• Do you have a lawyer? Research by the insurance industry itself shows that victims represented by a lawyer achieve a car accident settlement 4 times greater on average than without a lawyer (which is why so many insurance companies now bonus claims adjusters to try to settle cases quickly with crash victims before they can talk to a lawyer).
  • Who is the auto insurance company for the at-fault driver? Every insurance company goes through a pendulum swing every couple years between trying to settle cases and playing hardball pushing cases to trial.
  • Remember that insurance companies these days really aren’t insurance companies but financial companies who invest in stock markets and other areas, so their entire business model is to collect premiums and then avoid paying out on claims for as long as possible. The exception is when they feel they can get a car accident settlement quickly and save thousands of dollars on costs of defense and costs of litigation. In general, though, remember that insurance companies are earning interest on financial investments, so they will try to draw things out as long as possible. Some insurance companies deliberately use litigation to try to wear the victim or his or her lawyer down so they will accept a settlement below what the case is worth.
  • The adjuster from the at-fault driver’s insurer. Some claims adjusters are better than others and some take their job more seriously than others.
  • The insurance policy limits of the at-fault driver’s liability coverage.
  • Determining how long a car accident settlement will take also depends the defense lawyer who is assigned by the at-fault driver’s auto insurance company to represent the at-fault driver. Even though a defense lawyer claims to be the individual at-fault driver’s lawyer, he or she is really the lawyer for the insurance company for that driver. This defense lawyer is looking out for the best interests of the auto insurance company that hires him and pays for his book of business.
  • Is the case scheduled for trial soon? This is an important factor because the closer a trial date is, the more pressure there is to resolve the case. Going to trial involves risk and exposure, and insurance companies do not like risk or exposure, so there is often a balancing act between trying to hold onto a case as long as possible and trying to resolve the case before trial. The exception, which I sadly see far too often, is when plaintiff lawyers have a reputation of never trying a case or going to trial and always taking the last offer from the insurance company. Once a lawyer gets that type of reputation with insurance companies, it’s very hard to maximize a car accident settlement and most insurance companies will wait until the day of trial before making a less than full value offer.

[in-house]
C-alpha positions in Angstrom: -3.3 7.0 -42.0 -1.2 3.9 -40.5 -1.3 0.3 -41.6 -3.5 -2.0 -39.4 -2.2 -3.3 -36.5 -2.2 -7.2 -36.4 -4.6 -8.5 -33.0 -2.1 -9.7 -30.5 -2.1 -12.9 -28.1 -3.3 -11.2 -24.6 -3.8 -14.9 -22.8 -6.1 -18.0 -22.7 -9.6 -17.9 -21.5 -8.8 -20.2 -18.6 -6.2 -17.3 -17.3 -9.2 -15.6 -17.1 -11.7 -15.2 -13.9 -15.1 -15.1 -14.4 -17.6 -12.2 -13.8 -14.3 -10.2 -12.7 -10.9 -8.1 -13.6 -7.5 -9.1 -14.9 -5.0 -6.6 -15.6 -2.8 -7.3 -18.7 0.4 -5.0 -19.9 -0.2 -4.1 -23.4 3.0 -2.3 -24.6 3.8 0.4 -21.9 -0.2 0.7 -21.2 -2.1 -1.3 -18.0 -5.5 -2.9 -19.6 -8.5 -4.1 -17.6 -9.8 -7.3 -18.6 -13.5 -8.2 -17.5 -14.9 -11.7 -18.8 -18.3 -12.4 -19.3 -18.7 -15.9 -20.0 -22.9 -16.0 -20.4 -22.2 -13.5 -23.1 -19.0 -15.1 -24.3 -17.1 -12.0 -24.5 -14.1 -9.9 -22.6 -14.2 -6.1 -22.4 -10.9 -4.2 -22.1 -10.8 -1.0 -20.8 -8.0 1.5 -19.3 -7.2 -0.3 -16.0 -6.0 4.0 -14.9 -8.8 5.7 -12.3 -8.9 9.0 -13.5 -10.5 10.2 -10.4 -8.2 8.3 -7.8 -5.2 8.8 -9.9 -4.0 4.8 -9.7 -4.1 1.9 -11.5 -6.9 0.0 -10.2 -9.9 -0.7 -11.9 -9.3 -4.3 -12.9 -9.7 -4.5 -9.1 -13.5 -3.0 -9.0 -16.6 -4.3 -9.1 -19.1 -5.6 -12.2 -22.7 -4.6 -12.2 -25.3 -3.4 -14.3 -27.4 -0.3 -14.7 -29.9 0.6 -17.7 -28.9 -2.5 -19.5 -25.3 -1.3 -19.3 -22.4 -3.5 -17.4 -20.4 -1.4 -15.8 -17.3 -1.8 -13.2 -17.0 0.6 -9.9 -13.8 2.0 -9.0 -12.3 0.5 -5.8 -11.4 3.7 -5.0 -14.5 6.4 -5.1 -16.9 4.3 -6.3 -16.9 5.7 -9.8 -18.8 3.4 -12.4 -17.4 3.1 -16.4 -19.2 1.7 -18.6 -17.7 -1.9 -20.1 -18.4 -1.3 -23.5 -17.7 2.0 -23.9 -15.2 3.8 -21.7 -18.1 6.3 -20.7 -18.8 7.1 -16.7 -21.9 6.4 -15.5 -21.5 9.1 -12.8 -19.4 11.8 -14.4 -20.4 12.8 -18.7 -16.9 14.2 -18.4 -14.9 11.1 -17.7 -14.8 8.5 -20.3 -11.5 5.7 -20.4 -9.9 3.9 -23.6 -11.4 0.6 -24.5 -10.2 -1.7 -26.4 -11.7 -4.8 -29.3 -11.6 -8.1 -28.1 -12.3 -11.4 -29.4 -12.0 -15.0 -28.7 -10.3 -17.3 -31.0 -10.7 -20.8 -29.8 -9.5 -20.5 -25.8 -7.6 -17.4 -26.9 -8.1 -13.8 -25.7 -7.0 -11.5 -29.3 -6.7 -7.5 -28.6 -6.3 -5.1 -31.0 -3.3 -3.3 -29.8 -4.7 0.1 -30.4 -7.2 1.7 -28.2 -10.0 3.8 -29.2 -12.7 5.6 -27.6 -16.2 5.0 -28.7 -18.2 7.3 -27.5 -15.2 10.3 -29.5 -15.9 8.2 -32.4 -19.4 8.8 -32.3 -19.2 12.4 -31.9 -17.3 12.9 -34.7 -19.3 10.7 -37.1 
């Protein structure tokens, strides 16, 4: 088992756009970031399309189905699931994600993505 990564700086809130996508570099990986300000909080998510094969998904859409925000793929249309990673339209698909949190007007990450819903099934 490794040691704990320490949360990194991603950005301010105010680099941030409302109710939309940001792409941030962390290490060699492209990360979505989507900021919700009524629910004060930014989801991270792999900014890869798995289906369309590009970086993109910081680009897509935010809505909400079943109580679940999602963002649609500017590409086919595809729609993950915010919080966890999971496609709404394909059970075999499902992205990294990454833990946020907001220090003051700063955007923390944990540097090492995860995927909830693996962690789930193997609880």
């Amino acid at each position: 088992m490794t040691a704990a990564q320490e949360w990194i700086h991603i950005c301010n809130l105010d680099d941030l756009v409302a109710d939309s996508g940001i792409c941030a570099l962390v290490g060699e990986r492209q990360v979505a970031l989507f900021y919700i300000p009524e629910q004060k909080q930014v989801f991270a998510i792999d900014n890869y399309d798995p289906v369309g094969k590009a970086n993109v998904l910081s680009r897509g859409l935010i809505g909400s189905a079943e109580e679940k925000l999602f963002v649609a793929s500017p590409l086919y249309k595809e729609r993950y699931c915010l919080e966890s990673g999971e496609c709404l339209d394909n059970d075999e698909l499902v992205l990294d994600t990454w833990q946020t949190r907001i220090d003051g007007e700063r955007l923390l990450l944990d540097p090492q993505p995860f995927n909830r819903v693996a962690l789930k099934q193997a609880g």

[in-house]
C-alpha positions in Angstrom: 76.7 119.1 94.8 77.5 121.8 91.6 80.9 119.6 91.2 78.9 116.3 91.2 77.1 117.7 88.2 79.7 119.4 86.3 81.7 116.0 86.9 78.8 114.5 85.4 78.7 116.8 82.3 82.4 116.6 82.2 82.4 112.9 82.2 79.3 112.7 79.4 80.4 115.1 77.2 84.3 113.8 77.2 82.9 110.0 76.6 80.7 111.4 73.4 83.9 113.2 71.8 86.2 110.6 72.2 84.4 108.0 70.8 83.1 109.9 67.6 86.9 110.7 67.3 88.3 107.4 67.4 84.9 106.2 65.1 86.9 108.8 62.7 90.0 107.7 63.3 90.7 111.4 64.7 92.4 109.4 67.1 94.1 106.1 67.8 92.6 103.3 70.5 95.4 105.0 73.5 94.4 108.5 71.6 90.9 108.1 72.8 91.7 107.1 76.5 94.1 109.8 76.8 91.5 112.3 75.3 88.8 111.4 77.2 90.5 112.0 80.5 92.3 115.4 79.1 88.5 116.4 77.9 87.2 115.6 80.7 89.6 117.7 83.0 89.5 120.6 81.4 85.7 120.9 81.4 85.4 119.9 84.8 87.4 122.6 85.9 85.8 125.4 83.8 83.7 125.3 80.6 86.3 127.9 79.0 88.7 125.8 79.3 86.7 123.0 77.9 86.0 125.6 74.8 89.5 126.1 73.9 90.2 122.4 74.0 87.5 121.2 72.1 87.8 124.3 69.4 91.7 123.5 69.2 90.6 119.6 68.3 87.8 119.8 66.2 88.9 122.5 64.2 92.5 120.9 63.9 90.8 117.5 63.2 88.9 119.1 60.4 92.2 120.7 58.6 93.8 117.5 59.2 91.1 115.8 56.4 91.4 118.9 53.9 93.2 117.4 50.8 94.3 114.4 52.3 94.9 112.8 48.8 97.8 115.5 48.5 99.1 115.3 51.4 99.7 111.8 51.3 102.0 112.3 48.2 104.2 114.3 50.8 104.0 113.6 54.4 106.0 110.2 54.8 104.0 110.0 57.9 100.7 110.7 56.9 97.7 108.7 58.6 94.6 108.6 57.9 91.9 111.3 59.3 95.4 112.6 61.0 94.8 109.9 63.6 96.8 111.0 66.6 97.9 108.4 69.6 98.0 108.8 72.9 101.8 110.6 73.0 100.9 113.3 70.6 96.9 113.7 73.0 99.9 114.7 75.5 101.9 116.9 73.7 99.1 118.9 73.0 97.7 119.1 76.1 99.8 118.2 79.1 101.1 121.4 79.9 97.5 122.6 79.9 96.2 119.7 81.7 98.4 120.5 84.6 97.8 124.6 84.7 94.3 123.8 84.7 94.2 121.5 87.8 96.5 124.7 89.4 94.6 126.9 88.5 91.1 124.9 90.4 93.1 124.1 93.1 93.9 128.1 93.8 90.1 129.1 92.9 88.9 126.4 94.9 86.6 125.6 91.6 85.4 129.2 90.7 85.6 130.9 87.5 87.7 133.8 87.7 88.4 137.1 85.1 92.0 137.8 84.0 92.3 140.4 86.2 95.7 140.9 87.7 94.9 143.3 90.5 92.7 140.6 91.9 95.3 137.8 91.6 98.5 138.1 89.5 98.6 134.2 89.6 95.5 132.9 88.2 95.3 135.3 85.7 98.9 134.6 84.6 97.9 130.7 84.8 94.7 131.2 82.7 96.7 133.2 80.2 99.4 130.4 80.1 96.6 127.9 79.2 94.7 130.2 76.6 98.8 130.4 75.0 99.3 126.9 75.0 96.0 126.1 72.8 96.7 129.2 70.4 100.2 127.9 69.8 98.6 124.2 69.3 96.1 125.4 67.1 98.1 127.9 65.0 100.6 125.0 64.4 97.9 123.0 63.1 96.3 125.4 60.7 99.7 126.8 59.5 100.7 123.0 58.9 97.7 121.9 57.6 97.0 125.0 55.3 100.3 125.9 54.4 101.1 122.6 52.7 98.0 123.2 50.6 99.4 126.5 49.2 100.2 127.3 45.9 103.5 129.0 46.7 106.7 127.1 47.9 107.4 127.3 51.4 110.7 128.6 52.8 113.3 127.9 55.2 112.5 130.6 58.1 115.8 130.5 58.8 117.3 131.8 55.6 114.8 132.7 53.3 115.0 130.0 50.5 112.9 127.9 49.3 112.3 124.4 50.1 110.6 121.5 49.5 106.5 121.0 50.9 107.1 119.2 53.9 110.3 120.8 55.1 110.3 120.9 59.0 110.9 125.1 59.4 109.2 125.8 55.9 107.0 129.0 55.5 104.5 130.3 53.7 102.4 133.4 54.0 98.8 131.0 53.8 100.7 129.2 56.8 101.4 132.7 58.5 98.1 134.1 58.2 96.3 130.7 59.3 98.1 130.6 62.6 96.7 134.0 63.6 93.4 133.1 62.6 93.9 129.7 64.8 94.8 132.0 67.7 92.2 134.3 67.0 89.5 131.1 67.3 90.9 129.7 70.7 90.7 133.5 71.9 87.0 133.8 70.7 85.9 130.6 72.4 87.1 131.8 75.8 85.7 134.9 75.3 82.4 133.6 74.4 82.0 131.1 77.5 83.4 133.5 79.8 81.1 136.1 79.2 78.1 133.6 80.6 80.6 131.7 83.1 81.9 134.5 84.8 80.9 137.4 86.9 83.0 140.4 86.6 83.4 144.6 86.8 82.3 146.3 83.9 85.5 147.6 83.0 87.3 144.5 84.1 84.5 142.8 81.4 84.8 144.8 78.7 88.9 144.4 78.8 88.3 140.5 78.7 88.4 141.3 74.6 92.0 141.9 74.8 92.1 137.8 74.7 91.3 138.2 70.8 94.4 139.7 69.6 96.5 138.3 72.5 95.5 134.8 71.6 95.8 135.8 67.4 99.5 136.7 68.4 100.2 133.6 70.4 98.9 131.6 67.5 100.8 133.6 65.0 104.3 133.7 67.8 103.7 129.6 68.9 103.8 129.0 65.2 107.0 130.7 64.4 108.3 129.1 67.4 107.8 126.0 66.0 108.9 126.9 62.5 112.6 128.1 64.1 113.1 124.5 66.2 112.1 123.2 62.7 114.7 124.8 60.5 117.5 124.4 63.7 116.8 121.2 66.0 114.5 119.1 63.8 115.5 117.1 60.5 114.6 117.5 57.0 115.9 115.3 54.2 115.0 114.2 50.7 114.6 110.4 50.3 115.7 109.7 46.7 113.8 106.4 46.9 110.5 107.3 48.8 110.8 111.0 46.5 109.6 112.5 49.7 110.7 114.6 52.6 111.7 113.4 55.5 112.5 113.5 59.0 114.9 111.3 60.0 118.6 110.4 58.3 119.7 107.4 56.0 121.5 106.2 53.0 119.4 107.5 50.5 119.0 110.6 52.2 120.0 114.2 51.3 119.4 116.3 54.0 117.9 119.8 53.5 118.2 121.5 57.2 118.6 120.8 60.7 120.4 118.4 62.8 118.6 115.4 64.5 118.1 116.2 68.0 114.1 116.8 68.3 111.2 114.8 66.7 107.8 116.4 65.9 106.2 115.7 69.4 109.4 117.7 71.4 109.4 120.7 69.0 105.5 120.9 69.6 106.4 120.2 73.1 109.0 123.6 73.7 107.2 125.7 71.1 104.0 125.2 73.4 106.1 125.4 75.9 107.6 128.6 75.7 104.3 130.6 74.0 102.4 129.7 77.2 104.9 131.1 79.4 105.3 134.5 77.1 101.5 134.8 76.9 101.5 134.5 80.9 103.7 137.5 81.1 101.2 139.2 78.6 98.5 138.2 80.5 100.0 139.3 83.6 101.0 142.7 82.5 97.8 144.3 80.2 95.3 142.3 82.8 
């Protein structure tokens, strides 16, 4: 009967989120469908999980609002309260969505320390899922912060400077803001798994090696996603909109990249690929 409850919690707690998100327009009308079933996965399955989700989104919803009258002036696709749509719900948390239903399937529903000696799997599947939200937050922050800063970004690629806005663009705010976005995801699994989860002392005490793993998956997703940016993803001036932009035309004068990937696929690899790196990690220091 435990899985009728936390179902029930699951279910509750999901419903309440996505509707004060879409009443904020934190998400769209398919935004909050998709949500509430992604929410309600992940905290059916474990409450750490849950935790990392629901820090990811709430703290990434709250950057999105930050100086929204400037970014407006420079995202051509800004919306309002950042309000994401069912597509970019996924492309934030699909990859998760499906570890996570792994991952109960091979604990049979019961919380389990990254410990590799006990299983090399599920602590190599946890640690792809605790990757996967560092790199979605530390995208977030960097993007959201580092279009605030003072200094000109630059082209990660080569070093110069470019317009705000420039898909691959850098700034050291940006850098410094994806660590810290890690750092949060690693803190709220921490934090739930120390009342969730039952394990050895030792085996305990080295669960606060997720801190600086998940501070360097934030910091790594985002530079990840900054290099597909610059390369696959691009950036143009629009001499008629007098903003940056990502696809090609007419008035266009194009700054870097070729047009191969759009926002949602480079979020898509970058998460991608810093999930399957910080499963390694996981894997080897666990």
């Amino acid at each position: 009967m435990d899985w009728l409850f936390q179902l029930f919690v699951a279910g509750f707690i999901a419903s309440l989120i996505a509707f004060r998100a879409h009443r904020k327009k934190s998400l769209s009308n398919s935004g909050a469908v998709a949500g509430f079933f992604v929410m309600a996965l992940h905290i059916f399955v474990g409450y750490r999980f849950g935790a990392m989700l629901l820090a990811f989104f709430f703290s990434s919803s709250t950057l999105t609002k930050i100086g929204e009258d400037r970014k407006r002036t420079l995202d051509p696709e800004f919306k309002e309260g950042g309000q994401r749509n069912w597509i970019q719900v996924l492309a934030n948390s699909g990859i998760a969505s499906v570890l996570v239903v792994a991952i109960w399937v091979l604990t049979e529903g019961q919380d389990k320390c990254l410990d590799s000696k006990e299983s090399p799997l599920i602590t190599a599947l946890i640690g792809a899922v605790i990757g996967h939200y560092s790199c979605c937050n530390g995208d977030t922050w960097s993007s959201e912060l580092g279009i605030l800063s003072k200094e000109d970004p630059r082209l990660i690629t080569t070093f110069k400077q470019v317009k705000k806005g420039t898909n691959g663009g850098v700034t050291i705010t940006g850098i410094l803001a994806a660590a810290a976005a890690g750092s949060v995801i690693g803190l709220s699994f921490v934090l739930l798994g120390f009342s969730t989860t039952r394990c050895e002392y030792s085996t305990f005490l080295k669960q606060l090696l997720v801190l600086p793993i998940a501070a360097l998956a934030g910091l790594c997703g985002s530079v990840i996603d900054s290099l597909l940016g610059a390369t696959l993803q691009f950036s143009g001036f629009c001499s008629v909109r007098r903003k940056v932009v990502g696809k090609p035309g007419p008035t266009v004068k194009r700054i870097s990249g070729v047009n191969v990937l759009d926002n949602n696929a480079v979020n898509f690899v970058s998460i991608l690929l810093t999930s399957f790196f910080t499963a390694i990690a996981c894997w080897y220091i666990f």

• Has a lawsuit been filed or a demand for policy limits been made, triggering a potential bad faith claim? This will depend on the state where the car accident occurred and how strong or weak the bad faith law is in that state. Often during the discovery process, especially after key depositions of the at-fault driver or the insurance company adjuster, it becomes clear that the auto insurance company has no reasonable basis to continue its refusal to pay on the car accident victim’s injury claim.
  • Having a lawyer who has a reputation and track record of taking cases to trial is, ironically, one of the best things you can do to settle cases faster and for more money without trial.

Need Help? Call Michigan Auto Law First

If you have been injured in a car crash and you want to know how long does a car accident settlement take, call toll free anytime 24/7 at (800) 777-0028 for a free consultation with one of our attorneys. You can also get help from an experienced accident attorney by emailing [email protected] or you can use the chat feature on our website.